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I'm looking for a simple way to test if an executable exists in the PATH environment variable from a Windows batch file.

Usage of external tools not provided by the OS is not allowed. The minimal Windows version required is Windows XP.

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possible duplicate of How to check if a file exists in DOS batch –  karlphillip Jan 24 '11 at 12:13
@karlphilip: Definitely no. The question here is quite different. –  Joey Jan 26 '11 at 9:59
You should mark an accepted answer. –  Jeb Dec 27 '11 at 16:08

6 Answers 6

up vote 39 down vote accepted
for %%X in (myExecutable.exe) do (set FOUND=%%~$PATH:X)
if defined FOUND ...

If you need this for different extensions, just iterate over PATHEXT:

set FOUND=
for %%e in (%PATHEXT%) do (
  for %%X in (myExecutable%%e) do (
    if not defined FOUND (
      set FOUND=%%~$PATH:X

Could be that where also exists already on legacy Windows versions, but I don't have access to one, so I cannot tell. On my machine the following also works:

where myExecutable

and returns with a non-zero exit code if it couldn't be found. In a batch you probably also want to redirect output to NUL, though.

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I like your approach but it would be even better if you could provide the full version, the one that does also use PATHEXT for this. –  sorin Jan 26 '11 at 17:03
For XP you need the loop script (or download where.exe from the RK). Vista and 7 ships with where.exe. I know the OP specifically said XP, but for posterity the best answer is always to use where myExecutable. –  Ryan Bemrose Jul 7 '11 at 8:37
Ryan: Huh? I don't think I can parse your sentence. –  Joey Jul 7 '11 at 9:42
i'm a batch scripting beginner and am not sure what the %%x means. On my Windows 7 system i tried typing: for %%X in (myExecutable.exe) do (set FOUND=%%~$PATH:X) and then hit returned. i got this in response: C:\Users\James>for %%X in (cmd.exe) do (set FOUND=%%~$PATH:X) %%X was unexpected at this time. –  simgineer Jan 5 '12 at 7:53
simengineer: Parsing in batch files and on the command line differs (because batch files have %0%9), so you have to double the % there. On the command line this isn't necessary, so for variables are just %x. –  Joey Jan 5 '12 at 11:42

Windows Vista and later versions ship with a program called where.exe that searches for programs in the path.

D:\>where notepad

D:\>where where

D:\>where /q nofile || echo Not Found
Not Found

For batch you can use the /q switch, which just sets %errorlevel% and doesn't produce any output.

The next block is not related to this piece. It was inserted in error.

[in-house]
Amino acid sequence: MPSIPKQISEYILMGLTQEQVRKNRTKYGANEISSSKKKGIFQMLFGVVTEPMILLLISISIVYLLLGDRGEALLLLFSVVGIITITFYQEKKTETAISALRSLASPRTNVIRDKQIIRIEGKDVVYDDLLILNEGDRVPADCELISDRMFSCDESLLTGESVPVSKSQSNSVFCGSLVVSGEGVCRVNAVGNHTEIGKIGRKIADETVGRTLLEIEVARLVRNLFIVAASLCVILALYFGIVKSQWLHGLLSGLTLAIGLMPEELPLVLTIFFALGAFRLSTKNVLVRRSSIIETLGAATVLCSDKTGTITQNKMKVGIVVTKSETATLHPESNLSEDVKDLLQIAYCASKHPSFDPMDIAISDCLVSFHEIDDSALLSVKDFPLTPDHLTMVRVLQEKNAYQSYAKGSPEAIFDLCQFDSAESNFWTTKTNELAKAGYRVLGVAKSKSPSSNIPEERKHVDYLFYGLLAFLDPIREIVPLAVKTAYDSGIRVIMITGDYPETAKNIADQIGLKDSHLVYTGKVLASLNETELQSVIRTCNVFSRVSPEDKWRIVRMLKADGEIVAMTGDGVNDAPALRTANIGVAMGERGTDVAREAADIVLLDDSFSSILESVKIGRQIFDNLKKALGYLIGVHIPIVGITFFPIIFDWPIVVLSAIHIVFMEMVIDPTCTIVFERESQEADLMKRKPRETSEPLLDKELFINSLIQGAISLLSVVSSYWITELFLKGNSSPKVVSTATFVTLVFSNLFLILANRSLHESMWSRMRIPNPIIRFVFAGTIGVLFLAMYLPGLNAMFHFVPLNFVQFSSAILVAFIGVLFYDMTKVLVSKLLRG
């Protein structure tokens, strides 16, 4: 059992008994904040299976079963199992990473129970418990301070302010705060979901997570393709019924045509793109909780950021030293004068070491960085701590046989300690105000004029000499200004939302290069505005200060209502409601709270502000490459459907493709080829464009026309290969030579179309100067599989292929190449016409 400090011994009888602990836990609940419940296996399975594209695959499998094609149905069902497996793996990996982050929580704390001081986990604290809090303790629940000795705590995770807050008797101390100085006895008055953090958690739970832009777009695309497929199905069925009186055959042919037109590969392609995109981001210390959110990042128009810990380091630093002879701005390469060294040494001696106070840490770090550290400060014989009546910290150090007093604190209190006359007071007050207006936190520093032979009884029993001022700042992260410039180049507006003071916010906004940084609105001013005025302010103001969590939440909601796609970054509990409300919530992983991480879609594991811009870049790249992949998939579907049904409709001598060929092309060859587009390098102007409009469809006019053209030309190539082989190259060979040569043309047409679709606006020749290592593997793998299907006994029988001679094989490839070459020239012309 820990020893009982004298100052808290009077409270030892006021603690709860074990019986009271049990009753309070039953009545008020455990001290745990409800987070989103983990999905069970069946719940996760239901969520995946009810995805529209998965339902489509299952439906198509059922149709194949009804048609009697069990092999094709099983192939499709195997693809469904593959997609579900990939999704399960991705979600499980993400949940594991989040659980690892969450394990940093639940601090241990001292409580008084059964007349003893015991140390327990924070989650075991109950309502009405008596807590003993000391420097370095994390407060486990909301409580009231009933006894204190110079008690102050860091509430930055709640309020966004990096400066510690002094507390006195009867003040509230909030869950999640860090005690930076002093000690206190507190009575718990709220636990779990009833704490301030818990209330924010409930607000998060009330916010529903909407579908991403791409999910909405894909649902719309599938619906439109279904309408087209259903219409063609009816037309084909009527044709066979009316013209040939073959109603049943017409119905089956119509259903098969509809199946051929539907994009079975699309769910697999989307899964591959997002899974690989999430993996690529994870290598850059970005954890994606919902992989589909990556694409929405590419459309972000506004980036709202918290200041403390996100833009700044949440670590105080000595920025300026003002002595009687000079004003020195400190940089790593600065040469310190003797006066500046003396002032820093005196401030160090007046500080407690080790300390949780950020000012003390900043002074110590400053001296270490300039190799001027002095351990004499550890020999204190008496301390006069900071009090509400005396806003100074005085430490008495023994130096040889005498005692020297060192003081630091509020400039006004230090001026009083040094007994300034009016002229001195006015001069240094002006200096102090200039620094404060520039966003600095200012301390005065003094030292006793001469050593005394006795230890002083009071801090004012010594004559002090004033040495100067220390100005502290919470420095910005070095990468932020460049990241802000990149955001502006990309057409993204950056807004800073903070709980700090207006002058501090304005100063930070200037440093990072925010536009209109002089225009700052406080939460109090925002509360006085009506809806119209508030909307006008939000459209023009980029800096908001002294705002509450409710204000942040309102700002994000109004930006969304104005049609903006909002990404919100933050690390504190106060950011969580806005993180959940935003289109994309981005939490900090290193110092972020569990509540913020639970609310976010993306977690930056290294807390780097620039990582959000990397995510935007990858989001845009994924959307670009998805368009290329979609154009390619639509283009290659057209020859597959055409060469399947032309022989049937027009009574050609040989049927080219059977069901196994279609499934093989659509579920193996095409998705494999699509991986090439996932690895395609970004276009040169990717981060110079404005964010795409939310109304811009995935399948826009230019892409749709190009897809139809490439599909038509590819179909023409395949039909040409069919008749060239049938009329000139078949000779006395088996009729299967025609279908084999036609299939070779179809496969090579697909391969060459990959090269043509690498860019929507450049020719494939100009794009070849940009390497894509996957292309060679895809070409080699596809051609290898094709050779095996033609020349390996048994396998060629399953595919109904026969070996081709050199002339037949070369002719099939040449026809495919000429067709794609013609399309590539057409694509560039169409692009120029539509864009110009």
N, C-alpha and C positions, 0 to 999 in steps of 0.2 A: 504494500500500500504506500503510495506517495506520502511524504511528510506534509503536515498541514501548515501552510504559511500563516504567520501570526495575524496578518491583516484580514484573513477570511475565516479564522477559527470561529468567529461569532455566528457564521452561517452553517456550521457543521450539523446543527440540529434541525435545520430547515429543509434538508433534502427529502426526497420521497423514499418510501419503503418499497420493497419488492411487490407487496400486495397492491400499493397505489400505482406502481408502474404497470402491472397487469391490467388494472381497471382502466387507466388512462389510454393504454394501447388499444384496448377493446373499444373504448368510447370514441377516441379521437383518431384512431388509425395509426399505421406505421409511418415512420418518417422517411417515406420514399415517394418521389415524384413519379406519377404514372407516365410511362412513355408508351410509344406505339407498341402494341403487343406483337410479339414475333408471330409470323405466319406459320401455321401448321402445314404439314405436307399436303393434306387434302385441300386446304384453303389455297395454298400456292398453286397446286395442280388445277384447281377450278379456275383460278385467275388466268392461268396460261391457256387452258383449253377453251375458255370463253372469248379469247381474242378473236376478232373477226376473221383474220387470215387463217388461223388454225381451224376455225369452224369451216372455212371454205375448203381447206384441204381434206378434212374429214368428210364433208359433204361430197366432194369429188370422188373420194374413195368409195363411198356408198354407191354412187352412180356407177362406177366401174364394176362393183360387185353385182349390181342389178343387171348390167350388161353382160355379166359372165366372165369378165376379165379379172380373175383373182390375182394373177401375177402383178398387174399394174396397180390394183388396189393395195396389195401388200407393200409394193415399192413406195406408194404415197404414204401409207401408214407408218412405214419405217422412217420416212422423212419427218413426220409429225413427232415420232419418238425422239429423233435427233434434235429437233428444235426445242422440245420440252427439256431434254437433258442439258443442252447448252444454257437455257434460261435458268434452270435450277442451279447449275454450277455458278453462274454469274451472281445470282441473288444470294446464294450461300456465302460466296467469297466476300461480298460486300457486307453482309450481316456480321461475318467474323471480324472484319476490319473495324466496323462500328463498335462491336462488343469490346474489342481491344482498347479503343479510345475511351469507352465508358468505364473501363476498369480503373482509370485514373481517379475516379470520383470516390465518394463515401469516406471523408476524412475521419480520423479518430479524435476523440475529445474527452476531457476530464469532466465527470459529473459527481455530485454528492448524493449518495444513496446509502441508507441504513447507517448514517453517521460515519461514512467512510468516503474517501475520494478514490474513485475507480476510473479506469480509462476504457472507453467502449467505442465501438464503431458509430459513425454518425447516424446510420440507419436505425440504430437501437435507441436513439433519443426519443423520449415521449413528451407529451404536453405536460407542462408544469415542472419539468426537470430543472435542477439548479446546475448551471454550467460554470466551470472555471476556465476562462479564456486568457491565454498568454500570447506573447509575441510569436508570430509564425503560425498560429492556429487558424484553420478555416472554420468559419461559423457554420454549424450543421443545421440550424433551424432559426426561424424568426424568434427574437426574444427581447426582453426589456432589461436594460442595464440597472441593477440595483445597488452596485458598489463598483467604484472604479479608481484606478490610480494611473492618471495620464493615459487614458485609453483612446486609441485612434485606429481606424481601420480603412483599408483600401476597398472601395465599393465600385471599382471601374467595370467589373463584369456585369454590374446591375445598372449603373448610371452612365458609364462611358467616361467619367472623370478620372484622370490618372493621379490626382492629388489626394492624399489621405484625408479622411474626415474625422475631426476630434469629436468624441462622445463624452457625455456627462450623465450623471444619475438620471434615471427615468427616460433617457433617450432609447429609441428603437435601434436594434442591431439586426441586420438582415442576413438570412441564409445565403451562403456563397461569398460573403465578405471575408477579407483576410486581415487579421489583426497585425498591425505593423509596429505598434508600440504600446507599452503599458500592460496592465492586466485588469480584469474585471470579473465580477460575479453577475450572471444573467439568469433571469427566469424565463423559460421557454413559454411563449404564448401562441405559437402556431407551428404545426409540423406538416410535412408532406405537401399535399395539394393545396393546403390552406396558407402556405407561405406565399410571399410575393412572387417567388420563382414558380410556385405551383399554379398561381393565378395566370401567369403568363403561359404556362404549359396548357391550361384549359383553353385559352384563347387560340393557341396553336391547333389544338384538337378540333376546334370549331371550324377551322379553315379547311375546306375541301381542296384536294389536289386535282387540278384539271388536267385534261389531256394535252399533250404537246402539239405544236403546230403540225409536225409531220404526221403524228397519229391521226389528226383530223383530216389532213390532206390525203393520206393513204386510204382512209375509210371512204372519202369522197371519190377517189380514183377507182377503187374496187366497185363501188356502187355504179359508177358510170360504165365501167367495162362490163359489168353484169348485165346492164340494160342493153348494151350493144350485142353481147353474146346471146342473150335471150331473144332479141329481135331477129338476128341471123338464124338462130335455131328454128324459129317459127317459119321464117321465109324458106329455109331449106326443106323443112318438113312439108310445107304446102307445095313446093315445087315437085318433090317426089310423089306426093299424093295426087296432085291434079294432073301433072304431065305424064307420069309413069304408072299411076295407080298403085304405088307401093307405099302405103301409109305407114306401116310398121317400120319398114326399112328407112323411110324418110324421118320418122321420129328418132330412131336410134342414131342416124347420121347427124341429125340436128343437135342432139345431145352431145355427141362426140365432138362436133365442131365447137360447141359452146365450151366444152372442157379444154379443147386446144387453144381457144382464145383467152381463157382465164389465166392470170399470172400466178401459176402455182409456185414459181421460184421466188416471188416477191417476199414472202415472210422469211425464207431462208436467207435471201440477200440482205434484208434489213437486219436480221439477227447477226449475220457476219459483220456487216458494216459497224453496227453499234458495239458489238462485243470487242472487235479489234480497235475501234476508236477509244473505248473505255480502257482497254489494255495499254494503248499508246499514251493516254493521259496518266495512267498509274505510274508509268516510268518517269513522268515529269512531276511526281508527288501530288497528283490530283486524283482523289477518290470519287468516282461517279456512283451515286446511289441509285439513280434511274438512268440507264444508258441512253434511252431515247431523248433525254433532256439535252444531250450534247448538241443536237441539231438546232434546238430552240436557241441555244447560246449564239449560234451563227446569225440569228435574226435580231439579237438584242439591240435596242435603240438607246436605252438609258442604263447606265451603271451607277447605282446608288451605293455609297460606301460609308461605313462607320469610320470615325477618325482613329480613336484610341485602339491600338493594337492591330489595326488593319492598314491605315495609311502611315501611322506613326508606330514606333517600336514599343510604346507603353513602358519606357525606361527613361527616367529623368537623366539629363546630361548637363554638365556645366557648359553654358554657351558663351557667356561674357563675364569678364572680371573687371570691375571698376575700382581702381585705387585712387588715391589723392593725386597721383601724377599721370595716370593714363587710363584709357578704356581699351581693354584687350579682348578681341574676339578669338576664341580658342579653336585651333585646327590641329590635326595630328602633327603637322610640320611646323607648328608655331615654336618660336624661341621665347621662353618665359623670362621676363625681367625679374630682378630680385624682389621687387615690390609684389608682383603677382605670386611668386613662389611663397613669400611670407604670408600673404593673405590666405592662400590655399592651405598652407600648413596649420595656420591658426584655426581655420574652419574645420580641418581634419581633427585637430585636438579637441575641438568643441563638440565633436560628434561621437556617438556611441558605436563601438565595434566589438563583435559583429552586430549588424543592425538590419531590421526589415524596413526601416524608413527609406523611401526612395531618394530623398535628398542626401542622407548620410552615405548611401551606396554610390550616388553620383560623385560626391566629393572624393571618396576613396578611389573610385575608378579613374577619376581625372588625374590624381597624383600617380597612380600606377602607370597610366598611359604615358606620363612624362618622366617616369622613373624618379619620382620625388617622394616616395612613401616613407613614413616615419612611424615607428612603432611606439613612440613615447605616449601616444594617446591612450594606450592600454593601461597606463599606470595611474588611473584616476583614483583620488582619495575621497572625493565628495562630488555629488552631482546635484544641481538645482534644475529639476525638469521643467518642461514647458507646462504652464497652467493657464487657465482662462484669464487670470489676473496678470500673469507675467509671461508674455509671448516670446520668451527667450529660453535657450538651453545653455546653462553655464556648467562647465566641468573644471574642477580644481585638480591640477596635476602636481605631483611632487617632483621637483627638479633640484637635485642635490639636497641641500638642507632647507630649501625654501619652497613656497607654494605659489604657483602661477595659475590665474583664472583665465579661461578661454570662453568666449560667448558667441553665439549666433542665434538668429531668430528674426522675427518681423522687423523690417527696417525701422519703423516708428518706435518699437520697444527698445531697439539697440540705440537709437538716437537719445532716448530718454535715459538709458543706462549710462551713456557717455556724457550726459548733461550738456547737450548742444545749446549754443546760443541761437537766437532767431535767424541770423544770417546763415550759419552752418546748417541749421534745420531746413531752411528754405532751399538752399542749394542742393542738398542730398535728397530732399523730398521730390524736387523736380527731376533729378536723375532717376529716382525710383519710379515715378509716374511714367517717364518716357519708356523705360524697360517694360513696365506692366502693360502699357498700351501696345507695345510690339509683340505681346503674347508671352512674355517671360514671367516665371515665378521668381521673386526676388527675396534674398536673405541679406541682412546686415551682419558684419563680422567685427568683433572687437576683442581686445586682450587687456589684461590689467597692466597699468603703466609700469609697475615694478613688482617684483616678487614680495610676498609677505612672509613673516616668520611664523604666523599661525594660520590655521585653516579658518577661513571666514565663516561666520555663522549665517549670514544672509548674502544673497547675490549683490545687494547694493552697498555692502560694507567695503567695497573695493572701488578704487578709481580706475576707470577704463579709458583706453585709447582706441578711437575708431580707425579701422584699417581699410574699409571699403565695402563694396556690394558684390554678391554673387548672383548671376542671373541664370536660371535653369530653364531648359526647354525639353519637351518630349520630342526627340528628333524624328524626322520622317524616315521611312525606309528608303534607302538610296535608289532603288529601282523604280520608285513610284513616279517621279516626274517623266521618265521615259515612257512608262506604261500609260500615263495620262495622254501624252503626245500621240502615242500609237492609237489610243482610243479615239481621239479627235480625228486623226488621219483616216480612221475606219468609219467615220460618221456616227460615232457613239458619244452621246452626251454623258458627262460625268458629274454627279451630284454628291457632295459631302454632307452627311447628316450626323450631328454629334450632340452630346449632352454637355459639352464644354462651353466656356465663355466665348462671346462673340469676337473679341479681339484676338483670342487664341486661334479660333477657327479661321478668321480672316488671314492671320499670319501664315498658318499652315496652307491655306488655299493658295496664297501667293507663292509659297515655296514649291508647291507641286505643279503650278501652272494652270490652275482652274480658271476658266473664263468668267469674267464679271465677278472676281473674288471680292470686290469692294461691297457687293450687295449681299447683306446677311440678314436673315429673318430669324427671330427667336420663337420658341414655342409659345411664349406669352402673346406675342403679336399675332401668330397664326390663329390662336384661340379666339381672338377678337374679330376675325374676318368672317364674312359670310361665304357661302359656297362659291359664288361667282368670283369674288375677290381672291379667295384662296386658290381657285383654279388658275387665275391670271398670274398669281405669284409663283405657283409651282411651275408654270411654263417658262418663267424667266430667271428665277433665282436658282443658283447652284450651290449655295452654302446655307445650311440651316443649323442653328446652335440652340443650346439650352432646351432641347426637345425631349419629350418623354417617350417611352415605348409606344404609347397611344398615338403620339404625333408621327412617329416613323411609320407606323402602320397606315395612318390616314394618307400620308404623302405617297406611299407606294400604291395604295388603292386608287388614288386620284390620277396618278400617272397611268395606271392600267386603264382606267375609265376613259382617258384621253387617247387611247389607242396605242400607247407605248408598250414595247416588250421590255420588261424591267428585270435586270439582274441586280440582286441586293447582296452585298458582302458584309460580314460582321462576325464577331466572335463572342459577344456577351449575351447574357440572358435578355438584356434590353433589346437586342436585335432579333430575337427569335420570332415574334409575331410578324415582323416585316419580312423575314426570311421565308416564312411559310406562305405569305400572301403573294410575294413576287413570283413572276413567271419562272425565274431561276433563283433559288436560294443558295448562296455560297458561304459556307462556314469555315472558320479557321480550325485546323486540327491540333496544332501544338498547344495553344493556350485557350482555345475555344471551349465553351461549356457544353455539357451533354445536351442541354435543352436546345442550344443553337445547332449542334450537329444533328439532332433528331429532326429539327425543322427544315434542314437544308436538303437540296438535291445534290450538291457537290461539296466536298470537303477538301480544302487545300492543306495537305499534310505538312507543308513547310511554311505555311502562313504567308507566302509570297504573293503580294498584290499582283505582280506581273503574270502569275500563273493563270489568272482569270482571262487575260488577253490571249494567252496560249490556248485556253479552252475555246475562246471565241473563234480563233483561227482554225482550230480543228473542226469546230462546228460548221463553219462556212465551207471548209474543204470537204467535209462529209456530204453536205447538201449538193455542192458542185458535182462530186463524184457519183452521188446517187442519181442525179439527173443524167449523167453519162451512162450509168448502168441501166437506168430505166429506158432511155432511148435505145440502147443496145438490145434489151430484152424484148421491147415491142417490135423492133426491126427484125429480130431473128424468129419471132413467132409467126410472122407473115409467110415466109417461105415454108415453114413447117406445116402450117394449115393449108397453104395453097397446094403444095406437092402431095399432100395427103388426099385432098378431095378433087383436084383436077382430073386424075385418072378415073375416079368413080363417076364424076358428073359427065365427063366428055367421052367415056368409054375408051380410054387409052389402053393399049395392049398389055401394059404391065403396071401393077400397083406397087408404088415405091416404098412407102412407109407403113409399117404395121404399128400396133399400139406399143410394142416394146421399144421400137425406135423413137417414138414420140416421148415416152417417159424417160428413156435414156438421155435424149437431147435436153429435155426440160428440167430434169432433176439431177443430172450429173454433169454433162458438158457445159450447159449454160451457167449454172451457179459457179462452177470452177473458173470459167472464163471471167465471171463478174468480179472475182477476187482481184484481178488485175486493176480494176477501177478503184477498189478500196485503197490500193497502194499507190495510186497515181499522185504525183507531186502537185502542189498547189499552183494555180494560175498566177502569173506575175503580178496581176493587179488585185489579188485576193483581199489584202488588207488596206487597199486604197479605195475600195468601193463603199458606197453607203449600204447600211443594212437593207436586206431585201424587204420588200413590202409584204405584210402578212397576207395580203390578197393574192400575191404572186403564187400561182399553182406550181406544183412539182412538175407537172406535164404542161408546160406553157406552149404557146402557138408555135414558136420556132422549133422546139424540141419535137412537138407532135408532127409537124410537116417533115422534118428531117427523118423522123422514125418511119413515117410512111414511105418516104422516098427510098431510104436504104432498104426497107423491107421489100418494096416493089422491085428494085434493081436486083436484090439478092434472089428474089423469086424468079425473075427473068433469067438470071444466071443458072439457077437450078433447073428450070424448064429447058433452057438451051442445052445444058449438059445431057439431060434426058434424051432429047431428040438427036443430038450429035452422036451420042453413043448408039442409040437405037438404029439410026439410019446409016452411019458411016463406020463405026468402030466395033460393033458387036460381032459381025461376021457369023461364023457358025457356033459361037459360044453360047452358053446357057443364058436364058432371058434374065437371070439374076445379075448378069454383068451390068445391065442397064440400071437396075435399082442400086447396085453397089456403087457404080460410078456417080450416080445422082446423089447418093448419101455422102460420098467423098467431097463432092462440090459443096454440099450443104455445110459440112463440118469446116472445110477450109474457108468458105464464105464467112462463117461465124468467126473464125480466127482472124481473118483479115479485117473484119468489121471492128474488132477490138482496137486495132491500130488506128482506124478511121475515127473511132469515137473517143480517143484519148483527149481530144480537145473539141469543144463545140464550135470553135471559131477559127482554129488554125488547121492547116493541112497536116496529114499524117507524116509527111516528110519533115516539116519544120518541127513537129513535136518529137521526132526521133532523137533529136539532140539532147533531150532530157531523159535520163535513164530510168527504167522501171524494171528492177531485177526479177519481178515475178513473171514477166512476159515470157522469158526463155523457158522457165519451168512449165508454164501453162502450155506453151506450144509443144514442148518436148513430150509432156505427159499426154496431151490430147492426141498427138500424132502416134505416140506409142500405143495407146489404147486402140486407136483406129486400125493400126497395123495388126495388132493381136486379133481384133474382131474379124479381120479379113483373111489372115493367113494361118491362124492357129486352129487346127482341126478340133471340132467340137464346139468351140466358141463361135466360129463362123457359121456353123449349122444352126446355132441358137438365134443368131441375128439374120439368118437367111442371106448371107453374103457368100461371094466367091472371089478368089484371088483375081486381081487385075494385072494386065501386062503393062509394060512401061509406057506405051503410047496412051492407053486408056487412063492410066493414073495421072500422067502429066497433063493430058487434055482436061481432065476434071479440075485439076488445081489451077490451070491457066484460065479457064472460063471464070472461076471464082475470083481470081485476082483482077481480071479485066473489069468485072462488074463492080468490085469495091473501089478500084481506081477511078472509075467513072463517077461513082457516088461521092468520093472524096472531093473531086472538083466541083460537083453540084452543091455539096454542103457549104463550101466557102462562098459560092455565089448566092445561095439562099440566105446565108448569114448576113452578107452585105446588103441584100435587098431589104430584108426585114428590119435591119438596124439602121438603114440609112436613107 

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the simplest solution:

file.exe 2> NUL
if not %ERRORLEVEL%==9009 echo file.exe exists in path
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yes this is one simple and correct solution! –  Hoang Huynh Nov 19 '13 at 4:46
the only downside is that "file.exe" is executed (which in some cases is unwanted) –  eadmaster Nov 19 '13 at 6:20

This can be accomplished via parameter substitution.


This returns the full path of the executable filename in %1, else an empty string.

This does not work with user-defined variables. So if the executable filename is not a parameter to your script, then you need a subroutine. For example:

call :s_which app.exe
if not "%_path% == "" (

goto :eof

  endlocal & set _path=%~$PATH:1
  goto :eof

See http://ss64.com/nt/syntax-args.html

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Sometimes this simple solution works, where you check to see if the output matches what you expect. The first line runs the command and grabs the last line of standard output.

FOR /F "tokens=*" %%i in (' "xcopy /? 2> nul" ') do SET xcopyoutput=%%i
if "%xcopyoutput%"=="" echo xcopy not in path.
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But what if the system environment uses an other language? –  Beachwalker Aug 19 '13 at 15:03
@echo off
set found=
set prog=cmd.exe
for %%i in (%path%) do if exist %%i\%prog% set found=%%i
echo "%found%"
if "%found%"=="" ....
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Won't work as for is not smart enough to parse the contents of PATH. It will miss directories with spaces, for example. And even when you use for /f with delims=; it will not work correctly if a directory contains a ; and is quoted. –  Joey Jan 26 '11 at 9:58
@Joey, how about string replacement? Replace ; with "; ": set quotedPath="%PATH:;="; "%". –  XP1 Apr 23 '12 at 3:54
XP1: Nope, still useless. Try it by appending "C:\Folder with; semicolon, quoted" to the path and see what happens. At least here it tries treating every »word« separately which, in a way, is worse than the behaviour before. –  Joey Apr 23 '12 at 5:45

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